“They went with a lower dose in children ages 5 to 11 because it was both safe and effective, and we also know children have more robust immune systems than adults,” Logan says.
What COVID-19 vaccine side effects can occur in kids?
Typically, young people experience the same temporary side effects of the vaccine that adults do. This includes a sore arm, fatigue and fever. Most of these side effects go away within a few days, Logan says.
What about cases of heart problems developing in kids after the vaccine?
There have been some rare cases of inflammation of the heart muscle and outer lining of the heart, known as myocarditis and myopericarditis, in teens and young adults after getting the mRNA vaccines (Pfizer-BioNTech or Moderna). However, though the data has not published as of yet, Pfizer and BioNTech reported to the media that there were no cases of myocarditis or myopericarditis in kids ages 5 to 11 in their recent clinic trial, Logan says.
Myocarditis and myopericarditis can cause symptoms like chest pain, shortness of breath and a rapid heartbeat that respond well to treatment. “People can feel reassured that among those who do have these rare events, the vast majority of them recover right away with no long-term issues,” Logan says. Because these cases are rare and because the incidence of myocarditis is much higher with actual COVID-19 infection, Logan and organizations like the CDC and FDA believe the benefits of the vaccines outweigh these potential risks.
What kind of impact could a COVID-19 vaccine for kids have on the pandemic?
Logan believes getting younger children vaccinated against COVID-19 could help slow the spread of the virus and help curb the pandemic in the United States.
Currently, the virus is spreading quickly through unvaccinated populations, including young children who are not yet eligible for a vaccine and adults who have chosen not to get the vaccine. A vaccine authorized for children would help prevent kids from spreading the virus to older people and those more vulnerable to serious effects of the virus. “If we can get kids vaccinated, we should be able to protect them from transmitting it to each other, to their younger siblings who can’t get the vaccine yet and to their family members who may be at higher risk for these infections,” she says.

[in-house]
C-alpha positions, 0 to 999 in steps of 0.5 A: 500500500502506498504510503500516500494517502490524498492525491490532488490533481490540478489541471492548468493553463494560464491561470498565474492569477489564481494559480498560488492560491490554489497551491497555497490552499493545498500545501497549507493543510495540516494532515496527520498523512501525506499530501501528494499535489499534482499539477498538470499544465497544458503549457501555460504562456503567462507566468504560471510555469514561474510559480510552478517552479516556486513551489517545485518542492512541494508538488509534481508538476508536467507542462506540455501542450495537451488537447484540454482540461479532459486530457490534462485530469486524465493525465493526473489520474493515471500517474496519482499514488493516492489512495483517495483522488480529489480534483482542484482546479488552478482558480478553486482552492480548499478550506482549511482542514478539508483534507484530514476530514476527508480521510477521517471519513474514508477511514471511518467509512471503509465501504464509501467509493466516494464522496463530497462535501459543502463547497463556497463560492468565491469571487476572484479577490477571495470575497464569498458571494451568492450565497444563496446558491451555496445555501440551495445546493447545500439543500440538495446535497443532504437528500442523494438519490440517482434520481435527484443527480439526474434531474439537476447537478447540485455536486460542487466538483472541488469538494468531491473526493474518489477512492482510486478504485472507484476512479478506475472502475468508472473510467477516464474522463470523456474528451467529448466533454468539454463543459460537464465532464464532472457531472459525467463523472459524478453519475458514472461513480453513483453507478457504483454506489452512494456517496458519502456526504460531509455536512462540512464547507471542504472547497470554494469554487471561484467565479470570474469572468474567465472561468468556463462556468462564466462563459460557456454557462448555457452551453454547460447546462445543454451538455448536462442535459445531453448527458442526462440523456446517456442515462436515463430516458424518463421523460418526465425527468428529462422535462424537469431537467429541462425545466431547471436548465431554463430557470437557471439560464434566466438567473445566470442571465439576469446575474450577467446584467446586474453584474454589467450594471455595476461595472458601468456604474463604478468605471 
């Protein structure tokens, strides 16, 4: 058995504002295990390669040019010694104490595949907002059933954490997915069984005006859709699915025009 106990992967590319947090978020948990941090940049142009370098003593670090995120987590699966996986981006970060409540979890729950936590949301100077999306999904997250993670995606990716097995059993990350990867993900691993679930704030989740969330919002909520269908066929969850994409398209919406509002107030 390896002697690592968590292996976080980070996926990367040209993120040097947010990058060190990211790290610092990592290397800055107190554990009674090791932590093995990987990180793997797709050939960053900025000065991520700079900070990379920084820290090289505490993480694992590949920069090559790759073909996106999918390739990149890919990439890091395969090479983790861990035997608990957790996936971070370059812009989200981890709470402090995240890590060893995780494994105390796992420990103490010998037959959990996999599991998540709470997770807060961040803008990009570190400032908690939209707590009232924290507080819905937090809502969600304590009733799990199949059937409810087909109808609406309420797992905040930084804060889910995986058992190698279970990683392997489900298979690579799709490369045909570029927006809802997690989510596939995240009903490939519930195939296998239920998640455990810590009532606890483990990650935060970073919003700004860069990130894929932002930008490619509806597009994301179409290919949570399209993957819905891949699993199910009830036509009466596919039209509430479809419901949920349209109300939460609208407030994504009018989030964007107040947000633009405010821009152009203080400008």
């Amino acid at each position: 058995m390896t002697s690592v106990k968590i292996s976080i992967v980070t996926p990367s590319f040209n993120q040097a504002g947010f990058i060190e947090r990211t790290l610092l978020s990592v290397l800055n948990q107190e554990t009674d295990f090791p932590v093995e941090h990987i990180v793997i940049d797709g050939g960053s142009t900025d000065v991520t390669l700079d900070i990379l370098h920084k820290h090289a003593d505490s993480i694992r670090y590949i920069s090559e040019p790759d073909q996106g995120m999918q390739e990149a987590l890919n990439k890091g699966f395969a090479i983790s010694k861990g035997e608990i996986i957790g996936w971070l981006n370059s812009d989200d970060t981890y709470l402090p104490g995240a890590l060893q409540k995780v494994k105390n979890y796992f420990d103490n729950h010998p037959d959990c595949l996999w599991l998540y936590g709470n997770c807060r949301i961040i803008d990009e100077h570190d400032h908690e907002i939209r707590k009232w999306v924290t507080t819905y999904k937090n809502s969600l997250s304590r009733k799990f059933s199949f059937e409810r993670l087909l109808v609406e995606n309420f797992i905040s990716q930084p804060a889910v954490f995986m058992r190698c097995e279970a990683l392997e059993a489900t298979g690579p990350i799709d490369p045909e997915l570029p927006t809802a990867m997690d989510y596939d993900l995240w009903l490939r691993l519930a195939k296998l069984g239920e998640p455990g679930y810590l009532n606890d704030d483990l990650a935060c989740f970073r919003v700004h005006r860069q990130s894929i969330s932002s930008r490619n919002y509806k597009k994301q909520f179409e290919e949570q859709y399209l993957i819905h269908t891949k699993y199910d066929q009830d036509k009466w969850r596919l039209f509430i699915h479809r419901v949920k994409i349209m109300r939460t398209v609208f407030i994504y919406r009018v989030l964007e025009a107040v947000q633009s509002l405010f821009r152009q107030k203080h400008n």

A vaccine for kids could also help the country come closer to reaching herd immunity. “If a vaccine is authorized for 5- to 11-year-olds, another 28 million people will become eligible for the vaccine. That will bring the percentage of the U.S. population that is vaccine-eligible by age from around 85 percent to 94 percent,” she says.
To fight the pandemic on a global scale, however, Logan believes more COVID-19 vaccines need to be made available to the rest of the world.
Will schools be able to mandate COVID-19 vaccines for kids?
In early September, Los Angeles became the first large school district to mandate COVID-19 vaccines for students 12 and older who attend classes in person. Many colleges also require that students are fully vaccinated against COVID-19.
But whether schools across the country are able to mandate COVID-19 vaccines is still unclear. Logan believes the decision to mandate vaccines in children will likely be left to state and local jurisdictions.
Will kids still need to wear masks if they’re fully vaccinated?
Masks will continue to provide an important layer of protection for kids even after they are vaccinated, Logan says.
“Wearing masks is going to be a routine part of life for us for a while,” she says, adding that masks can also help protect kids against viruses like the cold and flu that begin circulating in the fall.
If you or your child (12 and older) has not yet received a COVID-19 vaccine, you can schedule an appointment to get a shot.